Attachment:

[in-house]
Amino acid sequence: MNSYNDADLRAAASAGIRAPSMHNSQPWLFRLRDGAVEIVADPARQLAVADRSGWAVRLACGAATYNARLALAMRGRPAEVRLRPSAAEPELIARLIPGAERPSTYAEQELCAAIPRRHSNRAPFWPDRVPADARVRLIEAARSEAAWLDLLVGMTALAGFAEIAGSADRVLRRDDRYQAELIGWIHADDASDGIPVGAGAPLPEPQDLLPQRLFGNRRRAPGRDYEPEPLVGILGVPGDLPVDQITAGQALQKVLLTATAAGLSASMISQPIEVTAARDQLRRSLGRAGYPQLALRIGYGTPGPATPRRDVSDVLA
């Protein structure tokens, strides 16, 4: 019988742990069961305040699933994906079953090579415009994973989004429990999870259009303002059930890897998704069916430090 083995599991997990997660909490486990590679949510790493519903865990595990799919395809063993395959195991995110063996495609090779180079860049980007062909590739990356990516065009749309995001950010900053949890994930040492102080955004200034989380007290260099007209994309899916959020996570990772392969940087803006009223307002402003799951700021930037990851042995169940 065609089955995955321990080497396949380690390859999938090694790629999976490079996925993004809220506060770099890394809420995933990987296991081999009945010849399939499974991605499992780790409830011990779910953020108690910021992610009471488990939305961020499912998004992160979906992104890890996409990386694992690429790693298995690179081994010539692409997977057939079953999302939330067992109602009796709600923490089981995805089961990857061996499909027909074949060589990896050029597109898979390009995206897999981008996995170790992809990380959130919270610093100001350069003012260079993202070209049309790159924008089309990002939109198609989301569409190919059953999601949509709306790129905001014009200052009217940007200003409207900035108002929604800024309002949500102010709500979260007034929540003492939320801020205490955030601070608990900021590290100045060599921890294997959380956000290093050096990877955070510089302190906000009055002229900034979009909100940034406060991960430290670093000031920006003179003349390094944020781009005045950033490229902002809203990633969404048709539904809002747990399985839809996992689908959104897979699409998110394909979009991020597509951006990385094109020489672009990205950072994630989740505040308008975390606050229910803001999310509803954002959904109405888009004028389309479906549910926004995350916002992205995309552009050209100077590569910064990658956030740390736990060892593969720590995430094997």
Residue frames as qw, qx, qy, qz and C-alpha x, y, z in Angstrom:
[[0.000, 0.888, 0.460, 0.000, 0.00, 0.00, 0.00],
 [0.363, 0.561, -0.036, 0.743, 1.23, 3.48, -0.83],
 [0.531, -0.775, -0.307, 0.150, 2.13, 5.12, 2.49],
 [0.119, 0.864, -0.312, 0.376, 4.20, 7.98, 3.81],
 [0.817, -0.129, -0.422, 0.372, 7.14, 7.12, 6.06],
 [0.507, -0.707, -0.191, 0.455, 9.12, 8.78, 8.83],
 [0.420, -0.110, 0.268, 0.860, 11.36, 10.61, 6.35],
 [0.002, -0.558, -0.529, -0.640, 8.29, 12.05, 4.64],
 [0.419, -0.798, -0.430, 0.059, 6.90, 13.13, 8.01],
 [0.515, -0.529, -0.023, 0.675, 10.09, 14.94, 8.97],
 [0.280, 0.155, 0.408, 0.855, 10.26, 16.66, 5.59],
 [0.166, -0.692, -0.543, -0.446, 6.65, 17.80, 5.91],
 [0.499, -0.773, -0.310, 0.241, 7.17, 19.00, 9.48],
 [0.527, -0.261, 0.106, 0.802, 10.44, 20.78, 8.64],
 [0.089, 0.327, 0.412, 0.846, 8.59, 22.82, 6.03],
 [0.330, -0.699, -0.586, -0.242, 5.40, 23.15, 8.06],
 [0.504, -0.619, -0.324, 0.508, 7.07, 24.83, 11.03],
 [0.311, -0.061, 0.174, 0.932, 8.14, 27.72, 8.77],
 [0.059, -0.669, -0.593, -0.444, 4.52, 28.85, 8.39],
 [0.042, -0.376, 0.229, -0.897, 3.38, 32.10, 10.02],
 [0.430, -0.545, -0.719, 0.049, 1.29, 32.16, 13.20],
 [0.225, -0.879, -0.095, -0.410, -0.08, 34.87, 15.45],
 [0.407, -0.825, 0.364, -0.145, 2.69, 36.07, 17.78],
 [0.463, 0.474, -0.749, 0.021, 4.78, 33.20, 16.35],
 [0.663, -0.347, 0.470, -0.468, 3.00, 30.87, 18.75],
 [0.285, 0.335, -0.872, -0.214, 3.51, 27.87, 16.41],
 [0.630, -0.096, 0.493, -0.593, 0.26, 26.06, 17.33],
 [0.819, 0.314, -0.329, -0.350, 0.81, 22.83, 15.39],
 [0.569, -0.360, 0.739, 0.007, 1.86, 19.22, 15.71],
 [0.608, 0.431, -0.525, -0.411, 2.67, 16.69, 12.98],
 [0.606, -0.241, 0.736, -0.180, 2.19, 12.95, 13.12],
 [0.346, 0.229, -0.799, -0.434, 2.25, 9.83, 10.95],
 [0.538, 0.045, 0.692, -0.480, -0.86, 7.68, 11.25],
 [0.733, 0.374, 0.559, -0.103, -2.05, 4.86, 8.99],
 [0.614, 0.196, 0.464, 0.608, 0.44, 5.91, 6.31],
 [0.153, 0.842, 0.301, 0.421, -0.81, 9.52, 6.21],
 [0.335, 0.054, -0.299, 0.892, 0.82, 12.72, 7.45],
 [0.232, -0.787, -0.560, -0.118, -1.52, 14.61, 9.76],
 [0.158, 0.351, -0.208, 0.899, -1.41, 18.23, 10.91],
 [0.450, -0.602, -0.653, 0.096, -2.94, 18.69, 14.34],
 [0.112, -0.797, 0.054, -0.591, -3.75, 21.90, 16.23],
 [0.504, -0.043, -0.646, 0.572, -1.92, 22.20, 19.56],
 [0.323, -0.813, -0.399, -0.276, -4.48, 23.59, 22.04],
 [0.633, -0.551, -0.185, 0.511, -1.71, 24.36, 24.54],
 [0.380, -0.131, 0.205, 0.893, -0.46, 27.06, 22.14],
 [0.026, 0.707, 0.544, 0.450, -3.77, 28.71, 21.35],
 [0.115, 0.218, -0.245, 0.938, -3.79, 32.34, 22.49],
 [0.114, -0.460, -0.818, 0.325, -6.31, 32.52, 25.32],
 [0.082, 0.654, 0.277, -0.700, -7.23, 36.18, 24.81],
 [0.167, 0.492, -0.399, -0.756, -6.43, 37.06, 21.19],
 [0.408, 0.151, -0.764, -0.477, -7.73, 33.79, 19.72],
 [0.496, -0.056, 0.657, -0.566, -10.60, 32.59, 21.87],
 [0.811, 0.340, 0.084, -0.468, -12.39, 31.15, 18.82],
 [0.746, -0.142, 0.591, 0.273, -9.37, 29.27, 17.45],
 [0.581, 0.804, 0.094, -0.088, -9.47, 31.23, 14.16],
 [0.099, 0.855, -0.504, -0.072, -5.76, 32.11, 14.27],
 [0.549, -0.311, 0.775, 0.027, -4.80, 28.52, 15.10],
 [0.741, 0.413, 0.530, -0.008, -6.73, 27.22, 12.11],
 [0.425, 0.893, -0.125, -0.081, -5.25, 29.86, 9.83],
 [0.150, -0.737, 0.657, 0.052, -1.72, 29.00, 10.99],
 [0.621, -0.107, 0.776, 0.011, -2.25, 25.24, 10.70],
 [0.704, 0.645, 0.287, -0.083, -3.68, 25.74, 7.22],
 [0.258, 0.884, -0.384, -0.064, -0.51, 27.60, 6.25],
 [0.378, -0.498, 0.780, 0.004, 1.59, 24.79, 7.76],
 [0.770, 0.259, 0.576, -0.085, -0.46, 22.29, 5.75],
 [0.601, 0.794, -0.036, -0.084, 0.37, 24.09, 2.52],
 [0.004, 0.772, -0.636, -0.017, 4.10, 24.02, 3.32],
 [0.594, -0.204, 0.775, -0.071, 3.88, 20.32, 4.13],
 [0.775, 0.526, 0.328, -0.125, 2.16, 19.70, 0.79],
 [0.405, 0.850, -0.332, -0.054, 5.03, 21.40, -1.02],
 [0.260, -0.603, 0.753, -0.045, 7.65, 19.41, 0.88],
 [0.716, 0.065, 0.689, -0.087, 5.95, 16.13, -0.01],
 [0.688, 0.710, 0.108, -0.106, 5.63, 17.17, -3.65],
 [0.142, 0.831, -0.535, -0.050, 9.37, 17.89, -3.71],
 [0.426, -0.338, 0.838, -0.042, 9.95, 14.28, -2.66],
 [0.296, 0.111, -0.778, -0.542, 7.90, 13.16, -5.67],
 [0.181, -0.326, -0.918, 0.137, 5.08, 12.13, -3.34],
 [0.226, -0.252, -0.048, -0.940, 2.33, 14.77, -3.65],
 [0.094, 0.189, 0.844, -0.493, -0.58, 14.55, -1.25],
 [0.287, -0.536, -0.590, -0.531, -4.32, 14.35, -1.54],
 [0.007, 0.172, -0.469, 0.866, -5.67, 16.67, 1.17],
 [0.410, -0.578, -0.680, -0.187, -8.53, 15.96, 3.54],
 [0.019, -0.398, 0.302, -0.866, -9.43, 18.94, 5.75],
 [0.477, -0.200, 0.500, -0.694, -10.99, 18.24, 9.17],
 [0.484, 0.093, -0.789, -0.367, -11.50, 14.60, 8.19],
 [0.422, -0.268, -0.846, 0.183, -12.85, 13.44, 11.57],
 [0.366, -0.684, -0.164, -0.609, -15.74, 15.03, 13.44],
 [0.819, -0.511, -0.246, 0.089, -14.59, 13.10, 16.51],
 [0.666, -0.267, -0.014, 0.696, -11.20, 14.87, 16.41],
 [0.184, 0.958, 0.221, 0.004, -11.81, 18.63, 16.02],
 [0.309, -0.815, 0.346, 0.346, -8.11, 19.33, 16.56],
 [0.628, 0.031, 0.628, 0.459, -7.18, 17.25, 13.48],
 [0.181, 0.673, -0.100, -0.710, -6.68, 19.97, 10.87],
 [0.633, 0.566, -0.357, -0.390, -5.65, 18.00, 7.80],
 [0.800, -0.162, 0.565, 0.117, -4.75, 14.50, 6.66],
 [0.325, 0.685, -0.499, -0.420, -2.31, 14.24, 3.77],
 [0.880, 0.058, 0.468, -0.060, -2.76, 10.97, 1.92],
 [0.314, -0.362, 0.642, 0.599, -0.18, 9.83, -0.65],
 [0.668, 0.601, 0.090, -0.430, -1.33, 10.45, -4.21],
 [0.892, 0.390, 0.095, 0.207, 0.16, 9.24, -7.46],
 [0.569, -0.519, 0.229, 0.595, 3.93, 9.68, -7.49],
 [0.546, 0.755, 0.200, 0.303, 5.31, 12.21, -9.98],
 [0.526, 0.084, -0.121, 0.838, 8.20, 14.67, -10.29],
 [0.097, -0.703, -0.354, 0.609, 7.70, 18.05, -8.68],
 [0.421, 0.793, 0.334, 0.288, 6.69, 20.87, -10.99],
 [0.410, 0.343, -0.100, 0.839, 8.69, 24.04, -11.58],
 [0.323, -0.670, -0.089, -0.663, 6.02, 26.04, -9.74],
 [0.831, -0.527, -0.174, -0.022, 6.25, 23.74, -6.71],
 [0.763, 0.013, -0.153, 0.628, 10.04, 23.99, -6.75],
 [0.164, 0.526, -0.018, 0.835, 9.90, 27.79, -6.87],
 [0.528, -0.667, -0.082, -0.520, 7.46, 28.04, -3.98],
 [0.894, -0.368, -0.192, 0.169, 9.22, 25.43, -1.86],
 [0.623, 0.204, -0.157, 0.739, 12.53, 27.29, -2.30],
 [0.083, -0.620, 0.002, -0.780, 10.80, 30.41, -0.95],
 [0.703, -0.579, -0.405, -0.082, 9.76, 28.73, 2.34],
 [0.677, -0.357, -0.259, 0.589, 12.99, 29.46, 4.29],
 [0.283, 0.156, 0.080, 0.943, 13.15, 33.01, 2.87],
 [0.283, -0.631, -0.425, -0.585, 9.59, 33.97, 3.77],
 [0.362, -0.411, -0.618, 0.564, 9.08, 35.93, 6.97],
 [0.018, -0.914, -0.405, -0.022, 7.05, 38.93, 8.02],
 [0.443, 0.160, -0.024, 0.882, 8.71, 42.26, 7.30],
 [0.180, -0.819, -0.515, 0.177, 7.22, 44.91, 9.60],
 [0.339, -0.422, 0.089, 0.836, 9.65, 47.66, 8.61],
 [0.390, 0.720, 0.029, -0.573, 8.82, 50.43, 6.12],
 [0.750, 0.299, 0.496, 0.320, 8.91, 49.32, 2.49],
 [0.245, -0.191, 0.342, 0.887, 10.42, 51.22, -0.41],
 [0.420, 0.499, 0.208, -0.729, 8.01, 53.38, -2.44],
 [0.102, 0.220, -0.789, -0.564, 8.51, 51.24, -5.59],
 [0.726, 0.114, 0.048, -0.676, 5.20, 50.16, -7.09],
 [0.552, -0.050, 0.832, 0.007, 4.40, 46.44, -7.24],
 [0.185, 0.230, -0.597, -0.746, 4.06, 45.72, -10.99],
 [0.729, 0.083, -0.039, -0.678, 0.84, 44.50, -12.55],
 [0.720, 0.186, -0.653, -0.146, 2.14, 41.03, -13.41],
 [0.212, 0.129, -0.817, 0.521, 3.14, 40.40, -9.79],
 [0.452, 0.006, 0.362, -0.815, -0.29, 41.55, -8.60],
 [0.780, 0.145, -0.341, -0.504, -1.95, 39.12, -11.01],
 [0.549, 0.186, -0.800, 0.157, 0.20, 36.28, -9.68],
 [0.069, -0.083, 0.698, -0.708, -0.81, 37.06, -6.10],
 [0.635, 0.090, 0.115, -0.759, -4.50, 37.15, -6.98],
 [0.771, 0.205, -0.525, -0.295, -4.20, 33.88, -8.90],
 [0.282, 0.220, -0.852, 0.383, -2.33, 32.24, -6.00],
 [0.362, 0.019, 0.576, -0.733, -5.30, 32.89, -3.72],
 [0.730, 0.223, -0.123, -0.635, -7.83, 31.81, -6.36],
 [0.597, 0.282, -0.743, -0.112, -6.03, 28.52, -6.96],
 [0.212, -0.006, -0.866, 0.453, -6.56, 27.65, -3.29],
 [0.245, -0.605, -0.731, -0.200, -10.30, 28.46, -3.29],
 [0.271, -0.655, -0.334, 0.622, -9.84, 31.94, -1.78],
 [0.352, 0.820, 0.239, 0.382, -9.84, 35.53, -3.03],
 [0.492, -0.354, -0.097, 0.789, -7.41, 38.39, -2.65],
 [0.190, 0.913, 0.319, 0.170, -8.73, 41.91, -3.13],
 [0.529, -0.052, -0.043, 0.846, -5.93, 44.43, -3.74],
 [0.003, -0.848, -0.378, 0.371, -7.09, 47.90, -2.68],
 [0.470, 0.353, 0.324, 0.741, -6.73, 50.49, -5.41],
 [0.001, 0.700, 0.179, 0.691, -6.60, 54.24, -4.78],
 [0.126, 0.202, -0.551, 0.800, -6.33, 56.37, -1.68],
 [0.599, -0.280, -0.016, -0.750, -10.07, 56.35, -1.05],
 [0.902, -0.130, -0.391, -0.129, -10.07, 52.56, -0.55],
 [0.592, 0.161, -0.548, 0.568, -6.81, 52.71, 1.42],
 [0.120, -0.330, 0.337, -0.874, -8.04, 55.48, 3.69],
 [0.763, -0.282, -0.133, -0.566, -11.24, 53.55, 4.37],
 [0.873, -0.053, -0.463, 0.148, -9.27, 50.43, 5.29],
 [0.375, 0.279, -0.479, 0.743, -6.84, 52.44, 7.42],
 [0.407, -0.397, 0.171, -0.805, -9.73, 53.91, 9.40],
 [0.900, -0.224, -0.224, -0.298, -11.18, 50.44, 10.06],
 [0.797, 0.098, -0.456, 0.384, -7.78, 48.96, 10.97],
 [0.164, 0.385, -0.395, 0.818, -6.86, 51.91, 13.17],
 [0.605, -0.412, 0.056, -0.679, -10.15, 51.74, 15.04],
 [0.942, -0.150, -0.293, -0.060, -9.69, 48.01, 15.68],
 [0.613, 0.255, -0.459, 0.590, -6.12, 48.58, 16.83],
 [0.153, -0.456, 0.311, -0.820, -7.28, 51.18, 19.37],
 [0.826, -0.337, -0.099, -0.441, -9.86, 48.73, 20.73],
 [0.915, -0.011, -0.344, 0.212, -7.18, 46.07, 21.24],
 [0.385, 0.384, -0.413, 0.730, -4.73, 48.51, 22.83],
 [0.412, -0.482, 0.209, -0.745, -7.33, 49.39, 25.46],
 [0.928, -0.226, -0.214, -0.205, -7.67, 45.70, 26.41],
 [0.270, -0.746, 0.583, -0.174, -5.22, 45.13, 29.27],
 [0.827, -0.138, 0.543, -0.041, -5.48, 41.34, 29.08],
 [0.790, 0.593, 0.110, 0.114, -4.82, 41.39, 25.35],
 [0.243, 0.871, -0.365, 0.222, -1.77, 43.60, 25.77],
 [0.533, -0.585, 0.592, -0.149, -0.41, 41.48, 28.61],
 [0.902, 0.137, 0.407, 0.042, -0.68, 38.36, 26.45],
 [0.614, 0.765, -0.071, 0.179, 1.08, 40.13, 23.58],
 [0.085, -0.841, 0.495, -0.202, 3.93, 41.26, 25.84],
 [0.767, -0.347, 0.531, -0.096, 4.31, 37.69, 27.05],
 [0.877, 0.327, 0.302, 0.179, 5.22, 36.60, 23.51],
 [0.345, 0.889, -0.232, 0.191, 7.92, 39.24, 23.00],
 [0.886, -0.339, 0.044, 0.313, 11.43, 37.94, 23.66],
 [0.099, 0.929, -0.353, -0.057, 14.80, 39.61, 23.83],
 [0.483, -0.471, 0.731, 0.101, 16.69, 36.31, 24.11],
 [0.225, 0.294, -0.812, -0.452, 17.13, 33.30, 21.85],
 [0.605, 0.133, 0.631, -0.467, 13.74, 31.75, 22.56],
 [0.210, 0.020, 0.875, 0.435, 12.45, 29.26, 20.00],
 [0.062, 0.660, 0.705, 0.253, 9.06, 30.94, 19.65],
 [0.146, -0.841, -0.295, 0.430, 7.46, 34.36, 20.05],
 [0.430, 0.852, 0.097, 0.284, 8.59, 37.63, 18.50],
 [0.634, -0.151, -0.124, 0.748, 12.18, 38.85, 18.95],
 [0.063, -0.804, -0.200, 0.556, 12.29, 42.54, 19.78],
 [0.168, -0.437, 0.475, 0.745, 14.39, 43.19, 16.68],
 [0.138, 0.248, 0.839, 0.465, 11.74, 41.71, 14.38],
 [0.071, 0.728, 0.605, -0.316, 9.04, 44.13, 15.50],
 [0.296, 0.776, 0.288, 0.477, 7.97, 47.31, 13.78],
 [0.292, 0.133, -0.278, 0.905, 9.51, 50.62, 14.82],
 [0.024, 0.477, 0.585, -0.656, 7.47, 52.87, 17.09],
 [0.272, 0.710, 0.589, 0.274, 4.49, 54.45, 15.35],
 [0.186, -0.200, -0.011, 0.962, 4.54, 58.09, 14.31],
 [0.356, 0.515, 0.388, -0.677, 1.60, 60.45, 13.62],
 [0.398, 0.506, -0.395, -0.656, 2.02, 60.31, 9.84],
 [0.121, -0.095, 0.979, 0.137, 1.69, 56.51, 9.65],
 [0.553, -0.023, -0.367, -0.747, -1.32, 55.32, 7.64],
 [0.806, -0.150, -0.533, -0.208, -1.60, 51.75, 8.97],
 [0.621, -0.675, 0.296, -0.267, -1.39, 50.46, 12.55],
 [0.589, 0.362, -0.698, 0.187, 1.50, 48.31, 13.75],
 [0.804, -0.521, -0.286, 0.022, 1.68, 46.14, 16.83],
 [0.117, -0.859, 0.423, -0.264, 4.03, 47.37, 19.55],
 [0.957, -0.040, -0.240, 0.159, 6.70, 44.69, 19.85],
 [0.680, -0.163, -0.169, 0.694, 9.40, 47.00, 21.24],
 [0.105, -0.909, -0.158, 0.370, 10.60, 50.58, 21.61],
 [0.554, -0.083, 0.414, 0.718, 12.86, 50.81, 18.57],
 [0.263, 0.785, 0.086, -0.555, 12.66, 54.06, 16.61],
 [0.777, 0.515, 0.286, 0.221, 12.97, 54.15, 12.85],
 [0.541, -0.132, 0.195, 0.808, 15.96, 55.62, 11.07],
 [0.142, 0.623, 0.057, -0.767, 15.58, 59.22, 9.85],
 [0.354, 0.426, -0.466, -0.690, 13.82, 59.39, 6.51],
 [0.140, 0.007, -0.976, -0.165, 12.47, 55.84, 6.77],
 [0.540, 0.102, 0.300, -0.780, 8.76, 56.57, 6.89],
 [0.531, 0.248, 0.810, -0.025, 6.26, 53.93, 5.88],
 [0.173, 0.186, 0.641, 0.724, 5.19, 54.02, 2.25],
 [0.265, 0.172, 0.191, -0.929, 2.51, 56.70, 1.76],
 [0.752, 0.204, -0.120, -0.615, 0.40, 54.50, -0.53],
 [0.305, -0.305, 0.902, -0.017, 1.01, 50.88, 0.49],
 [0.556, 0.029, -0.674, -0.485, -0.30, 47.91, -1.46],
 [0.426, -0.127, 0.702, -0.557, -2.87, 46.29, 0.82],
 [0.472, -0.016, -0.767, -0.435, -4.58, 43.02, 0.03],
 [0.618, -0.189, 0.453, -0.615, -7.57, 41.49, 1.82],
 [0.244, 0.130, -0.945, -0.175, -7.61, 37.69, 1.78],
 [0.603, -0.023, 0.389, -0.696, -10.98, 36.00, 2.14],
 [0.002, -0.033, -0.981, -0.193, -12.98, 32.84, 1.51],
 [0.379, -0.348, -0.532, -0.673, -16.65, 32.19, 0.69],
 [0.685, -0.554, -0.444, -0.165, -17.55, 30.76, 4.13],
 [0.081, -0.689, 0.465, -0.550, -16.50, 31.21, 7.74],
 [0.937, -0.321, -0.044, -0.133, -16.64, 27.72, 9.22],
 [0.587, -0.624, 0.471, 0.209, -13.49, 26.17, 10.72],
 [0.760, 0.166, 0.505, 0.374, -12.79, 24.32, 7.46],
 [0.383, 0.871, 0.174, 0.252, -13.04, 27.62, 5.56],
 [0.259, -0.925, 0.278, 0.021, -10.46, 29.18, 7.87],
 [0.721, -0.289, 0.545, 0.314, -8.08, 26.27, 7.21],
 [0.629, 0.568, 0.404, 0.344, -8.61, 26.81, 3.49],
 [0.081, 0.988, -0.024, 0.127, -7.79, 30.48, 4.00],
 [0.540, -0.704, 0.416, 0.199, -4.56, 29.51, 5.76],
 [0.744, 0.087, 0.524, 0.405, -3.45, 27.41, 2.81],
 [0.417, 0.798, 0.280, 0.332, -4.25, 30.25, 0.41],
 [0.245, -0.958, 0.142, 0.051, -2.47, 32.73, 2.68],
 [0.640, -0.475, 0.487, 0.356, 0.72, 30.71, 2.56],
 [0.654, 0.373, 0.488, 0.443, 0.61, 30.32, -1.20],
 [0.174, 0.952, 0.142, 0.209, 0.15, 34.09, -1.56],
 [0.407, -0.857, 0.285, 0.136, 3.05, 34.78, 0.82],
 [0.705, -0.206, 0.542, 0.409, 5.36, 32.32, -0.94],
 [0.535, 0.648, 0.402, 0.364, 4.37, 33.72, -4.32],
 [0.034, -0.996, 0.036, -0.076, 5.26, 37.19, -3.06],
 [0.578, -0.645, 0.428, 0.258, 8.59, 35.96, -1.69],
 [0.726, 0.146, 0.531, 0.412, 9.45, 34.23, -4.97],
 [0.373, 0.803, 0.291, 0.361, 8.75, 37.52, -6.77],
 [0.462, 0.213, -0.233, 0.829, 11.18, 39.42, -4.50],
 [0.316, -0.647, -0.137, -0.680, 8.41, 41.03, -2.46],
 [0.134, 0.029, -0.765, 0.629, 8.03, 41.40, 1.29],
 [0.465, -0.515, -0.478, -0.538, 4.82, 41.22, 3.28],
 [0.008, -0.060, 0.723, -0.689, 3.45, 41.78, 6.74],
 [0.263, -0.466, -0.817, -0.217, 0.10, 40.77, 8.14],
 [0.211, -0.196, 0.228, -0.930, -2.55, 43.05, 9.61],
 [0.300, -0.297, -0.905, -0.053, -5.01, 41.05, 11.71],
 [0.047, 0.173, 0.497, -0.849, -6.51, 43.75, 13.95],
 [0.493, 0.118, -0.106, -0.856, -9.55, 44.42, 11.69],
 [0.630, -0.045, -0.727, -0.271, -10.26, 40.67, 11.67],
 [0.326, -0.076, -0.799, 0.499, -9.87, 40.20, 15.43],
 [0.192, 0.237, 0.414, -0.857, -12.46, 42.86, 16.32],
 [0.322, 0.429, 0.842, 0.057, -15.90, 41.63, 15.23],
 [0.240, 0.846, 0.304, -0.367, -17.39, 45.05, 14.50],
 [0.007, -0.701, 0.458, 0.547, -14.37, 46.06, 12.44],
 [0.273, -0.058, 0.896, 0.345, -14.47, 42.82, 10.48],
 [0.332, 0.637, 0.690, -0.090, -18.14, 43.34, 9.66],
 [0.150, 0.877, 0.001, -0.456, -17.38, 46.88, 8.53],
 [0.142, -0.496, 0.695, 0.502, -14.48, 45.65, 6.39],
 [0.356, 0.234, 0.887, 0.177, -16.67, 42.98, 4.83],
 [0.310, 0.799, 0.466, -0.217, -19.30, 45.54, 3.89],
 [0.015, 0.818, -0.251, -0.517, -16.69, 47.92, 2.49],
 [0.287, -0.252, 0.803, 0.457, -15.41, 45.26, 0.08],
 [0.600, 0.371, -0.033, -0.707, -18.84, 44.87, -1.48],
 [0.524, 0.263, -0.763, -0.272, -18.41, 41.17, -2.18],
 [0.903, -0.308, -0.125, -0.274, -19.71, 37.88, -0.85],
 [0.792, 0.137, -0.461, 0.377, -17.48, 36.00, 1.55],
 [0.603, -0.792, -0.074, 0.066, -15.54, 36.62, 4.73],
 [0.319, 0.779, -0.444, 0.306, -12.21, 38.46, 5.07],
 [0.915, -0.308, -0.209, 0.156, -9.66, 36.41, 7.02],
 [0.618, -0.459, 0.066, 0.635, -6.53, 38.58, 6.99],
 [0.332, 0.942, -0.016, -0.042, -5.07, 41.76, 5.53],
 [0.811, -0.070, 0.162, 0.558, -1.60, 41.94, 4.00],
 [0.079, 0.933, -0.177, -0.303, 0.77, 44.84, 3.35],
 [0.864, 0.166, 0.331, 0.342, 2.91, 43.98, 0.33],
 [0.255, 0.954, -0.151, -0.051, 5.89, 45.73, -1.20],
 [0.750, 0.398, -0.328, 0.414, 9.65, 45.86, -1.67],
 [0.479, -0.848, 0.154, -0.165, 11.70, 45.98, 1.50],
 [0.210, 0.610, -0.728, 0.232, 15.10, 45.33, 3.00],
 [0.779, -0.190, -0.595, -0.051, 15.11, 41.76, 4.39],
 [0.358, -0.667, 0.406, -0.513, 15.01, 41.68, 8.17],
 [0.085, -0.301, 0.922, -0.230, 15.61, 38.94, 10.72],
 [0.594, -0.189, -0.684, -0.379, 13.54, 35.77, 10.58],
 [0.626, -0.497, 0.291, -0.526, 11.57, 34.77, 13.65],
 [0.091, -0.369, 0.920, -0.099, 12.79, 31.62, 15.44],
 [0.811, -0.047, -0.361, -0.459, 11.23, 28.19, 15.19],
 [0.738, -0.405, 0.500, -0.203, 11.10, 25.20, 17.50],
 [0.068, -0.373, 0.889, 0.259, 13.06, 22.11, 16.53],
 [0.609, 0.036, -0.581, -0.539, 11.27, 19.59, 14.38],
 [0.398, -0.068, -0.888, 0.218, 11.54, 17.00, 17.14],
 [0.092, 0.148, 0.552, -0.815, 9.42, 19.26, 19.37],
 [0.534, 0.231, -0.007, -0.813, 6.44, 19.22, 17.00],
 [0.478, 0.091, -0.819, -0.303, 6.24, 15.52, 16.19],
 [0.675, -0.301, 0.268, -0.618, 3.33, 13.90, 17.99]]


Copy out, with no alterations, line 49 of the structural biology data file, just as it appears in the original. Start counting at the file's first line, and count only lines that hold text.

 [0.380, -0.131, 0.205, 0.893, -0.46, 27.06, 22.14],